Edwards Center Pocket Housing
The Aloha Project is a pocket neighborhood with innovative family housing. According to disability advocates, it is the first of its kind in the Portland area and will include 10 homes. Five will be three- to five-bedroom houses. The other five will be 900-square-foot "mother-in-law" cottages or ADUs that sit behind the larger residencies. Some houses will be for families of children with disabilities. And some will be for families whose adult children choose to live alone but nearby. While others will be shared housing or other combinations based on preference. Thus far two of the eight buildings have been constructed.
The Aloha project is the vision of the Washington County-based Edwards Center which opened its doors in the early 1970s as a response to that era's trend: big, impersonal institutions. Today, the nonprofit provides housing, employment and other individualized services for developmentally disabled adults in 18 locations across the Portland area. Their properties include single-family homes, duplexes and apartments, all with overnight staffing and 24 hour support available.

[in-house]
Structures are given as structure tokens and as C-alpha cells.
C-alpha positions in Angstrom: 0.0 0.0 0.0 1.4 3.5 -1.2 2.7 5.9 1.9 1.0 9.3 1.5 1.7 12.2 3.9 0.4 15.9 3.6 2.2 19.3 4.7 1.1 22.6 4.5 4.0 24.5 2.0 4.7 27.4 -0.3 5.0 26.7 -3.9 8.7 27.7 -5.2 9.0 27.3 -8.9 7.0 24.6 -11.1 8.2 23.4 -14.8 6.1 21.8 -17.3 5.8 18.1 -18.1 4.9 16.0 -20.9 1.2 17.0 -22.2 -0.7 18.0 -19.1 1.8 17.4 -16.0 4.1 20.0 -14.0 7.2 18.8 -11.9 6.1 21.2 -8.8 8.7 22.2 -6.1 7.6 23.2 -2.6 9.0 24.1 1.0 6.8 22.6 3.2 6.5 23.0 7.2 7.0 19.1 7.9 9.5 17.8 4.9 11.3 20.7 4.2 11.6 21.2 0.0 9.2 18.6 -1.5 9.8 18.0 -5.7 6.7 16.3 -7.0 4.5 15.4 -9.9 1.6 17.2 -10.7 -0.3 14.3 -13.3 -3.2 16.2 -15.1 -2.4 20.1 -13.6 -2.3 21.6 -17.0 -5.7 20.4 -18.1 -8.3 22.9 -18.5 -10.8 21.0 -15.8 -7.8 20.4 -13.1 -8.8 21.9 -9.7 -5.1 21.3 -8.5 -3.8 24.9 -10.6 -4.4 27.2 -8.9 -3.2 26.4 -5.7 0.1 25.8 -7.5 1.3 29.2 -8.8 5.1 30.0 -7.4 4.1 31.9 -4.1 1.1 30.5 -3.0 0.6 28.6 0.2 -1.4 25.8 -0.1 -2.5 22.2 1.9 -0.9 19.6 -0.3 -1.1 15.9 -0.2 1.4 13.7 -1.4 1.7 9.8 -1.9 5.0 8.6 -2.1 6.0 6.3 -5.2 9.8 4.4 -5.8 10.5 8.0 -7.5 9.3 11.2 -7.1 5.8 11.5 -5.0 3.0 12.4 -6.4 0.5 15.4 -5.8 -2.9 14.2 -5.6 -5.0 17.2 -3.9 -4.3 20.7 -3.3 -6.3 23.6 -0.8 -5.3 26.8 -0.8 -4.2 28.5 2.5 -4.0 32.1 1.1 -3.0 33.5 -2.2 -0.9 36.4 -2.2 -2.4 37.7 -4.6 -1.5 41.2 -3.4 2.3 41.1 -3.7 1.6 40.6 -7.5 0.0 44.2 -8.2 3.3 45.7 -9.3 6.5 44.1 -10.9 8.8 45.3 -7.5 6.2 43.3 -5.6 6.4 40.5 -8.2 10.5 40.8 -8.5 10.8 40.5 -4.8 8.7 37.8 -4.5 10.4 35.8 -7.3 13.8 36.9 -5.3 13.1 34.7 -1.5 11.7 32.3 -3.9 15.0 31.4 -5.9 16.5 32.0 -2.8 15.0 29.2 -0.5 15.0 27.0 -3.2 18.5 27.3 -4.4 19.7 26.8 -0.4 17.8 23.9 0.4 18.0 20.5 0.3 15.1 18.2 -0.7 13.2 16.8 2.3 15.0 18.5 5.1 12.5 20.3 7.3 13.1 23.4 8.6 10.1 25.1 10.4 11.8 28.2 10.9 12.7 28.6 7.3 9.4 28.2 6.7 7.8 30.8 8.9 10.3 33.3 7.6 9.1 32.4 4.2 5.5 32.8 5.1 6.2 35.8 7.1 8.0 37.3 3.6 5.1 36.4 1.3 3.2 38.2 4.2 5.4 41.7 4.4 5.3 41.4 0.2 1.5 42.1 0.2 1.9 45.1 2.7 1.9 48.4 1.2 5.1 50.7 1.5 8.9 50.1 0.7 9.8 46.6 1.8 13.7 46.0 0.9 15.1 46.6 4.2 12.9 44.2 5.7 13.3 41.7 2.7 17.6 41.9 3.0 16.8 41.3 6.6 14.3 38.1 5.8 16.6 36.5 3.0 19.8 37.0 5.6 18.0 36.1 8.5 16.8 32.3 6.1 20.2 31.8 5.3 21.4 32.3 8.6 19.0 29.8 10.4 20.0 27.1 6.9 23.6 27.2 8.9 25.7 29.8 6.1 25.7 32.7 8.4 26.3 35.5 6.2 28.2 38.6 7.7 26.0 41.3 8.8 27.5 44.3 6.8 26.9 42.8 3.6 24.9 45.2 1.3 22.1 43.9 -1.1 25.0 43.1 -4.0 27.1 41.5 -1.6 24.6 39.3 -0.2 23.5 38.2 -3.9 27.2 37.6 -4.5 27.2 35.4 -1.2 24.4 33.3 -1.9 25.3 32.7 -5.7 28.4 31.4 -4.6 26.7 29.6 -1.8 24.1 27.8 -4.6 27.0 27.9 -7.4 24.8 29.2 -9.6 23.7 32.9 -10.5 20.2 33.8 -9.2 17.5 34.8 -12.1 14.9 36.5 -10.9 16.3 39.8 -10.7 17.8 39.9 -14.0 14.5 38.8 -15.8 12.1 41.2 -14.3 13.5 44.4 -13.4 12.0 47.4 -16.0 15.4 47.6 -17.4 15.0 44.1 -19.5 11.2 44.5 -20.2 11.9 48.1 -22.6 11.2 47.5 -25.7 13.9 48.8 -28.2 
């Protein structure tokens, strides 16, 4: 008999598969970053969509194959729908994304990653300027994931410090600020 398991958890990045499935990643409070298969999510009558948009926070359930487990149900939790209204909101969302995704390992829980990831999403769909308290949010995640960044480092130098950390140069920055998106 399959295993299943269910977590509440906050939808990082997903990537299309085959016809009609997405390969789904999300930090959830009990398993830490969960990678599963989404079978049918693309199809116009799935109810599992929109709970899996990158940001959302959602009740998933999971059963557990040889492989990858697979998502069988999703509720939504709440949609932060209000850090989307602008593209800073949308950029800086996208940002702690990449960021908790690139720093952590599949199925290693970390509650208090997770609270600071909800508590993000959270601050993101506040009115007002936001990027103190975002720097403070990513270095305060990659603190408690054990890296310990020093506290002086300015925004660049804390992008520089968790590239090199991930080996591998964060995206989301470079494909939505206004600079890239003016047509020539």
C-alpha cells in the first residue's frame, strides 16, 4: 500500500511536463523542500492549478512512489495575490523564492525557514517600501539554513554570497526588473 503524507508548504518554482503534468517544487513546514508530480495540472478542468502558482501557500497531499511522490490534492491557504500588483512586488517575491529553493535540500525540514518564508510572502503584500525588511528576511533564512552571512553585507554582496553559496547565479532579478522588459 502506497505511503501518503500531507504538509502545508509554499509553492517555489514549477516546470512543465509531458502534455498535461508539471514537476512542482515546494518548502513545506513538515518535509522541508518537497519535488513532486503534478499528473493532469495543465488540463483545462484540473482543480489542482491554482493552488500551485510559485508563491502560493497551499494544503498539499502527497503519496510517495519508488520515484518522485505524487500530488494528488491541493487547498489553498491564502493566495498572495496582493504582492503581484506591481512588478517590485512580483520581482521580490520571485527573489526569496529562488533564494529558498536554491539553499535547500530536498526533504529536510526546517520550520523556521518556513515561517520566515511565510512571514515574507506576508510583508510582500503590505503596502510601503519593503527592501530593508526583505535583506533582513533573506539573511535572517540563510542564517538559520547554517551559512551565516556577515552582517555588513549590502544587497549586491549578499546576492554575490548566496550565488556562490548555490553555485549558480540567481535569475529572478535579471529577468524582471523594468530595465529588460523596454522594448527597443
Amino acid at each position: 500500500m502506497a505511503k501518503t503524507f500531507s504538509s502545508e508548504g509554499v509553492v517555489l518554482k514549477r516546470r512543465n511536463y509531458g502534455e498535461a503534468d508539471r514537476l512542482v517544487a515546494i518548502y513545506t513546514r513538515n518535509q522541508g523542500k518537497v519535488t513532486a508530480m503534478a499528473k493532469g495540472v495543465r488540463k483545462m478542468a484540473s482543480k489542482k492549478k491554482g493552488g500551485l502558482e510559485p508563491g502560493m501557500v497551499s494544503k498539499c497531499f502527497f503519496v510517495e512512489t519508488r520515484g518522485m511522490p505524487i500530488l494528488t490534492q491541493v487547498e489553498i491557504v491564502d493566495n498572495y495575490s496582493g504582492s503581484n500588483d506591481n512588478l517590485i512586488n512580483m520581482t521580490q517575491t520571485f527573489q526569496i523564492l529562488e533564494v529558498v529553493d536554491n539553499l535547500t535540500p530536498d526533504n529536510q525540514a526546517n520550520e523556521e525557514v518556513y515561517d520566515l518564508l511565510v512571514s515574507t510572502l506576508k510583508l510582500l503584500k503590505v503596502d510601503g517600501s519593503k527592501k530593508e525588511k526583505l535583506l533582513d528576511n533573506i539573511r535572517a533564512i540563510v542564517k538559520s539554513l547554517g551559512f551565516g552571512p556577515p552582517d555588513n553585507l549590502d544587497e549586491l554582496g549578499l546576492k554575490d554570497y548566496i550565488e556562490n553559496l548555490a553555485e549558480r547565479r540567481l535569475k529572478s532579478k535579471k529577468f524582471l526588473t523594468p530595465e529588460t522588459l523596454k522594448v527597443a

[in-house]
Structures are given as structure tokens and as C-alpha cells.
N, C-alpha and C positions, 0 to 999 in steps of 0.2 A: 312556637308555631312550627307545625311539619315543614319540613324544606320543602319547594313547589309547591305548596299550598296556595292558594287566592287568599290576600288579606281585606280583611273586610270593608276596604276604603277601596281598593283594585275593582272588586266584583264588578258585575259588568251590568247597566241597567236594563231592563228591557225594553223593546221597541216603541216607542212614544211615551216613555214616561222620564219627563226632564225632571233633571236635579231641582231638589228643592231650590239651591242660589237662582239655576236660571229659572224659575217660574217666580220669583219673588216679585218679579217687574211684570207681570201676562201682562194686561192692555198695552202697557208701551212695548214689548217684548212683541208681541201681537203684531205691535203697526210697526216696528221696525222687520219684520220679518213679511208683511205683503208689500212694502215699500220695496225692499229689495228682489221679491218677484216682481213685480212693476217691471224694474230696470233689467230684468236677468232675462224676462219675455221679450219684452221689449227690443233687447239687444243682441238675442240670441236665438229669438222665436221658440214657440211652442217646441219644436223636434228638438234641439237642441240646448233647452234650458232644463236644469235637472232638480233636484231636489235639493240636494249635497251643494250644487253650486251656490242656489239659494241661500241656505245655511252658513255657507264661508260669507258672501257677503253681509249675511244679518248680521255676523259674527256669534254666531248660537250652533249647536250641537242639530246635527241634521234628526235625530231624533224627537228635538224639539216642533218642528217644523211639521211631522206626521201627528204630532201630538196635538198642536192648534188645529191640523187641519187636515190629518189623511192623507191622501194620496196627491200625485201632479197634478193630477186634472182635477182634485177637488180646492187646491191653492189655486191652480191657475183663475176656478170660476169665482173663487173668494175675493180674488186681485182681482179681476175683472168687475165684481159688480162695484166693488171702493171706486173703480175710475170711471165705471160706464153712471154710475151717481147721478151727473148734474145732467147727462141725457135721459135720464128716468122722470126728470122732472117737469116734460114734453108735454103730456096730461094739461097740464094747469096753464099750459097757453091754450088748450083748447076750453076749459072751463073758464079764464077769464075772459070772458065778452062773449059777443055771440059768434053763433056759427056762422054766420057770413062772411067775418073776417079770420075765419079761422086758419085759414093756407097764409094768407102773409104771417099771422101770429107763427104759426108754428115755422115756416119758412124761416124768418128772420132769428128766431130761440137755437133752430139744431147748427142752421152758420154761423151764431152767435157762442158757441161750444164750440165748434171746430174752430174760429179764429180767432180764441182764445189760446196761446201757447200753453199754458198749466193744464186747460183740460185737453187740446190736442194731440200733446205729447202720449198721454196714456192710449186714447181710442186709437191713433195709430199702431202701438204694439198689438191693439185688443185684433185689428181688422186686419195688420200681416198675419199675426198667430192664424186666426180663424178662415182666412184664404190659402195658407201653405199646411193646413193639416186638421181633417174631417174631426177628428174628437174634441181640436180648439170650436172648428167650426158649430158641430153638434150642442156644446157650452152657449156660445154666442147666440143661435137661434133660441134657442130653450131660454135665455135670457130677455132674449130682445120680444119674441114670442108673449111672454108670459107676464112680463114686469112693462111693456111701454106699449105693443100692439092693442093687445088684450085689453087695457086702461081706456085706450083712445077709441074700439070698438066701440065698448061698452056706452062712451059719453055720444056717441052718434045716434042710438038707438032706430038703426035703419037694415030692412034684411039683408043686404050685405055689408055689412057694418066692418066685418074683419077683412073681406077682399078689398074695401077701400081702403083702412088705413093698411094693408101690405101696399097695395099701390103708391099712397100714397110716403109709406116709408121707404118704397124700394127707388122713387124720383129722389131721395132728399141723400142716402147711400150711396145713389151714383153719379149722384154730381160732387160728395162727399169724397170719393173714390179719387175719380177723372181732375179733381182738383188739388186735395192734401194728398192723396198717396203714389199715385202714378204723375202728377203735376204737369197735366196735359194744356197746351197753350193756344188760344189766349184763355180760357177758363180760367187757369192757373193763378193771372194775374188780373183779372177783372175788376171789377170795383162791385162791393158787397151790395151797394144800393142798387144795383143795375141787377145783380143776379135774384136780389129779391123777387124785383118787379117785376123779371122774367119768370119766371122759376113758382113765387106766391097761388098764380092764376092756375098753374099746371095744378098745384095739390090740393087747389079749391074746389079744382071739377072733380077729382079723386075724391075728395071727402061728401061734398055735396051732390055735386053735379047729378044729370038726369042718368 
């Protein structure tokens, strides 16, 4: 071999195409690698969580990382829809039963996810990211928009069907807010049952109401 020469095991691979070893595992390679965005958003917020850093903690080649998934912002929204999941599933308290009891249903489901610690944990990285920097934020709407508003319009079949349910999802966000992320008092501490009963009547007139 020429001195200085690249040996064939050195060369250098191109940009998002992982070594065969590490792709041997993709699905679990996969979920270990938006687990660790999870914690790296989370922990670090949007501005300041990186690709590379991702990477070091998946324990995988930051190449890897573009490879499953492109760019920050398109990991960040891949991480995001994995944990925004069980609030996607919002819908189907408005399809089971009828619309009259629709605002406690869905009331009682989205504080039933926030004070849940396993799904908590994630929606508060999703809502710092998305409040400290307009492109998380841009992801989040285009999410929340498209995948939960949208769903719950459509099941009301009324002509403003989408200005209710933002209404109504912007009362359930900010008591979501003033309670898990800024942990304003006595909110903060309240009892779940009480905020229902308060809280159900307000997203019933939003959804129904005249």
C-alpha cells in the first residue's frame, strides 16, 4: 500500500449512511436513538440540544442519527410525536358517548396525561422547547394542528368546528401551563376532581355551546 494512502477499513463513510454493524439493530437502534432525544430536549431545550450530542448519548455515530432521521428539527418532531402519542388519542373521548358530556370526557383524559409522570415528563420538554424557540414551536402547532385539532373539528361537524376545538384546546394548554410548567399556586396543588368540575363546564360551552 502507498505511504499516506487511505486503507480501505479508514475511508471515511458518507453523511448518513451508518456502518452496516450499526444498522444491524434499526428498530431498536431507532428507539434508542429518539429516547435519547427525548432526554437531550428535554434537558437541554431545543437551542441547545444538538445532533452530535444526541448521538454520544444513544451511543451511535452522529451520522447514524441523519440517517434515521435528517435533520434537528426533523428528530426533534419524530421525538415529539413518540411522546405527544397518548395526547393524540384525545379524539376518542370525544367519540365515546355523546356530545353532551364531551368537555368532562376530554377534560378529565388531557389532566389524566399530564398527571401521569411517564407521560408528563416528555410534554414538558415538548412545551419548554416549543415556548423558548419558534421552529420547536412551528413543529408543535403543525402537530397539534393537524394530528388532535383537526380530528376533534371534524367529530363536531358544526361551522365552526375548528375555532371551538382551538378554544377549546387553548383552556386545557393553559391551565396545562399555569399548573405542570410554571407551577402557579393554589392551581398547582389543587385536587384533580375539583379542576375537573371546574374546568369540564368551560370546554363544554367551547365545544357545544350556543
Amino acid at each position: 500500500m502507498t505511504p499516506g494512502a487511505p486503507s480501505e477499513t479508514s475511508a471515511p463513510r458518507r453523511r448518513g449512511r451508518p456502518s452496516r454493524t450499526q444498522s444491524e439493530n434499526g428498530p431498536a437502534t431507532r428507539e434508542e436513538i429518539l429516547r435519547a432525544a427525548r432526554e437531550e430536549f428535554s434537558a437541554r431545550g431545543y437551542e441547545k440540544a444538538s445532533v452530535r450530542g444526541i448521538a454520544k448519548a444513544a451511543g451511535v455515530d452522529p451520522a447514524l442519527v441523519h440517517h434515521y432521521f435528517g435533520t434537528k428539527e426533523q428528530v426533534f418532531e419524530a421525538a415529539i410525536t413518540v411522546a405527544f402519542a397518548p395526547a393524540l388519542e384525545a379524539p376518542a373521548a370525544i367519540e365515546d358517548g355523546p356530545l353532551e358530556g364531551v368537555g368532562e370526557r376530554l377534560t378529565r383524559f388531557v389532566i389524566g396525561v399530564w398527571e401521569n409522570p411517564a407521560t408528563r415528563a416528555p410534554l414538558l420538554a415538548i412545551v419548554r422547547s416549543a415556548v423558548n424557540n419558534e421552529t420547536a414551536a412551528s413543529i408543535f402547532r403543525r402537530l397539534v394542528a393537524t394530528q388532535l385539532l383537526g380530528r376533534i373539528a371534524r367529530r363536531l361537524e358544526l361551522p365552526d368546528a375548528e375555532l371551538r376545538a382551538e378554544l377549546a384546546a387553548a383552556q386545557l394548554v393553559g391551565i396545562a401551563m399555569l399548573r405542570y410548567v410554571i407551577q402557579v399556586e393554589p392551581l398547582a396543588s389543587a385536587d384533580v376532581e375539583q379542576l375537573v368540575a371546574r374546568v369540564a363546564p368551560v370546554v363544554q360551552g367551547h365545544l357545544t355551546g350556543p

Working closely with Creative Housing Solutions' George Braddock and Rowell Brokaw Architects, the Edwards Center's vision to create a truly integrated community setting will provide housing to disabled adults and serve as a bridge between those we serve and the surrounding, non-disabled community. Instead of building another group home, the nonprofit is creating an entire neighborhood—with space for the disabled residents' families. This new model, it is believed, will save money, because clients won't require full-time nurses. Instead, they'll pool resources and share one nurse, based out of the community center. They'll have their families and neighbors looking out for them, too.
The first phase of the project, the Edwards Community Center, was completed in early 2013. It was an extensive renovation and expansion that provided 11,000 sf of social, classroom, gathering and office space. The renovation transformed the original dark, inward-looking building, used recycled brick and roof tile, and introduced contemporary Northwest forms to make a community gathering place reaching out to welcome everyone.